It couldn’t make any more sense for Maestro – Bradley Cooper’s portrait of master conductor and composer Leonard Bernstein and his follow-up to the Oscar-winning A Star is Born – to make its North American debut at Film at Lincoln Center as part of its 61st New York Film Festival. Its premiere took place inside the very venue where Bernstein’s work received its biggest acclaim.
Whether or not you’re familiar with Bernstein’s life and career, it’s impossible not to get swept up from the way his story is told, in part using a storytelling technique that keeps things moving at a fairly brisk pace from the moment we meet Cooper’s Bernstein later in life – unrecognizable under the carefully crafted prosthetics of two-time Oscar winner Makeup Designer Kazu Hiro – as he’s being interviewed on television. He ruminates on missing his dead wife, who we meet as the film flashes back many decades to early in his career, as he meets Carey Mulligan’s Felicia Montealegre, a Chilean-born actress, at a wild New York party filled with Broadway types. They immediately hit it off, as the two are chattering non-stop, finding instant chemistry. As is the case with most interesting biodramas, nothing goes smoothly for Bernstein, even while becoming the world’s most renowned conductor, as he contends with drugs and marital issues, adding to the drama.
Co-written by Cooper with Oscar-winning screenwriter Josh Singer (Spotlight), the execution of telling Bernstein’s story immediately feels different due to the lightning-quick rapport between Lenny and Felicia, which gives Maestro a lively energy.
Maestro does a particularly commendable job dealing with the conductor’s sexuality, subtly at first and then more directly as the film goes along and Felicia realizes her husband’s amorous attraction towards good-looking younger men has gone unhindered by their marriage. Eventually, Bernstein’s eldest daughter Jamie – Maya Hawke in a small but terrific supporting turn – confronts her father on the rumors about his sexuality in a particularly emotional scene between Cooper and Hawke. He lies to her face.
Kazu Hiro’s own masterful work is fully on display in the way it allows Cooper and Mulligan to age gracefully over the course of the film. The way Matthew Libatique’s camera rests lovingly on Mulligan’s face for long monologues acts as another testament to Hiro’s work as a true makeup artiste.
The work of Production Designer Kevin Thompson is similarly on display from the opening sequence in which we follow Bernstein from his artists’ residence above Carnegie Hall into the great concert venue itself, often recreating real concert halls and locations. Costume Designer Mark Bridges – another two-time Oscar winner for The Artist and Phantom Thread – goes for the authenticity necessary for any period piece, ably handling the couple’s formal and leisure outfits alike.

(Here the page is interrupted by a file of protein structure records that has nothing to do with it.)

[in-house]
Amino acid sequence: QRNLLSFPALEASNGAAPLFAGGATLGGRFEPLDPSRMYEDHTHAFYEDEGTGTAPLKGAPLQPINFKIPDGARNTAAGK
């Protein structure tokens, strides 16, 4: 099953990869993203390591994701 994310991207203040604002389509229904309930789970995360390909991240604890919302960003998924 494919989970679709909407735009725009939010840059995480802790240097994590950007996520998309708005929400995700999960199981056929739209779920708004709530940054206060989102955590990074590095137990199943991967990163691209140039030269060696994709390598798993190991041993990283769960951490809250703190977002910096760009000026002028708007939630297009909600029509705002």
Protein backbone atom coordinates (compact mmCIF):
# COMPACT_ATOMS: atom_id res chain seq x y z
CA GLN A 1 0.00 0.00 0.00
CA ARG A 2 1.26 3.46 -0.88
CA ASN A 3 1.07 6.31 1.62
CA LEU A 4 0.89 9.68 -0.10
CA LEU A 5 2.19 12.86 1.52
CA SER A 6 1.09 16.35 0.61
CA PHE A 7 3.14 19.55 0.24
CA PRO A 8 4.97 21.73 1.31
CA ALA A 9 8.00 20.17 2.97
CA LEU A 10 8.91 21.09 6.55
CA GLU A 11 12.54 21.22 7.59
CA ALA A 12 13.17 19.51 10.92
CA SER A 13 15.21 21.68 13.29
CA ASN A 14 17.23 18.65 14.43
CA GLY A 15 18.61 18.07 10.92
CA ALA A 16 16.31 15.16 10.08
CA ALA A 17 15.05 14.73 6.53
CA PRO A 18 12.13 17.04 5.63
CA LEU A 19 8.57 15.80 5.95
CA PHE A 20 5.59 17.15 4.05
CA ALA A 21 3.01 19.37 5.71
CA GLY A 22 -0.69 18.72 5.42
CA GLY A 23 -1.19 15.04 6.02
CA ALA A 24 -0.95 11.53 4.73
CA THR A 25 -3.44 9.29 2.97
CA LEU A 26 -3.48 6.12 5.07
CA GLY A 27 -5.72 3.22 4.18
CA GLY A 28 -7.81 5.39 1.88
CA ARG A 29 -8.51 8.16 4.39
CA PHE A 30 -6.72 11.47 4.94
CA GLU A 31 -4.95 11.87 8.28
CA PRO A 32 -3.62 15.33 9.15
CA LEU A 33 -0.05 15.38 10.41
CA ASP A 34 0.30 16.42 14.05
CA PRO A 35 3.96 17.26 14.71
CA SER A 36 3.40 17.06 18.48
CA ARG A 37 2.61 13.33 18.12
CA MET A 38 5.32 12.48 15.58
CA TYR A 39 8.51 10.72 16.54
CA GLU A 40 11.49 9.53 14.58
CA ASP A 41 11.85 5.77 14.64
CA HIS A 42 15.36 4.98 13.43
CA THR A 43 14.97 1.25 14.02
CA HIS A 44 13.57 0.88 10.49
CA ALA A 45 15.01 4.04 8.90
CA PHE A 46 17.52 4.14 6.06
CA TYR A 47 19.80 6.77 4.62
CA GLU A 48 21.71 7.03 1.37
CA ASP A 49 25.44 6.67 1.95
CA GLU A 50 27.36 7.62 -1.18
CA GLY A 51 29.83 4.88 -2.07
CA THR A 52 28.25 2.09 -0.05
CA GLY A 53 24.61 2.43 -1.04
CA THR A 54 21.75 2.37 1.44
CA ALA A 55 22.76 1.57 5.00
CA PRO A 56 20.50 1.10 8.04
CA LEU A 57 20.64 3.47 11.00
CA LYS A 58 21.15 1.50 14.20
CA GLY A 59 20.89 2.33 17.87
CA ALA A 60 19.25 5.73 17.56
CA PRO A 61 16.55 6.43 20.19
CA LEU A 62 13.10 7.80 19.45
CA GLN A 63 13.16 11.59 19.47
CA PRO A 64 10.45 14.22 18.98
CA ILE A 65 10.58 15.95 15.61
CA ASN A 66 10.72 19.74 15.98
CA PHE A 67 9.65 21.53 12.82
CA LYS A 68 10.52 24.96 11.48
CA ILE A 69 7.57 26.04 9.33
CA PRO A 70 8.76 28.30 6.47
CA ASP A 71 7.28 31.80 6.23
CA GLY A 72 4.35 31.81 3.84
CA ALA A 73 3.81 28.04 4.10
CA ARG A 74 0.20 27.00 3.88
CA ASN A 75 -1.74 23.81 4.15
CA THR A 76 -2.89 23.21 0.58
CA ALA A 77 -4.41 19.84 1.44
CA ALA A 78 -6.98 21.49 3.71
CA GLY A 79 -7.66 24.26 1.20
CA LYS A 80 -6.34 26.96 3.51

As expected, music plays such a large part in this movie that additional credit must be given to production sound mixer Steve Morrow for placing the performances in the proper space to make you feel as if you’re physically there. Yannick Nézet-Séguin, the Music Director for the Metropolitan Opera, acted as Cooper’s conducting consultant, the actor’s dedication to recreating Bernstein’s distinctive style the most evident in a performance of Medea. It’s a scene that clinches Cooper’s path towards another Oscar nomination.
Maestro’s third act follows Felicia’s fight with lung cancer, and it’s the portion of the movie that is truly heartbreaking after you watch the ups and downs of this marriage for such an extended amount of time. This last act clinches Mulligan’s growth and maturity as an actor since her 2009 breakout role in An Education, while also doing something unlike anything we’ve seen from her.
A few minor gripes one might have is the decision of Cooper to use black and white in the flashbacks, something that’s being far overdone this between Oppenheimer and Yorgos Lanthimos’ upcoming Poor Things. Some might get confused by the passage of time, since this is another biopic that chooses not to list or mention dates of any kind, just making its way through unconnected moments in Bernstein’s life. West Side Story is barely touched upon, as Maestro isn’t just trying to tick boxes from Bernstein’s Wikipedia page, but it really get into his home life and personality, which would be much harder to parse from just watching Bernstein conduct or listening to the recordings.
However, little detracts from Maestro from being a true revelation, not just for Cooper as a filmmaker, but also as an actor, allowing you to completely lose yourself in the pretense that you’re actually watching Bernstein at different points in his life. It would not be surprising if Maestro ends up connecting with Academy voters similarly to the way it’s connected with festival goers over the past month. Maestro is Cooper’s masterwork, elevating him both as a filmmaker and as an actor, to a new stratosphere.
Maestro just had its North American premiere at the 61st New York Film Festival. It will receive a limited theatrical release on Nov. 22 and then stream via Netflix on Dec. 20.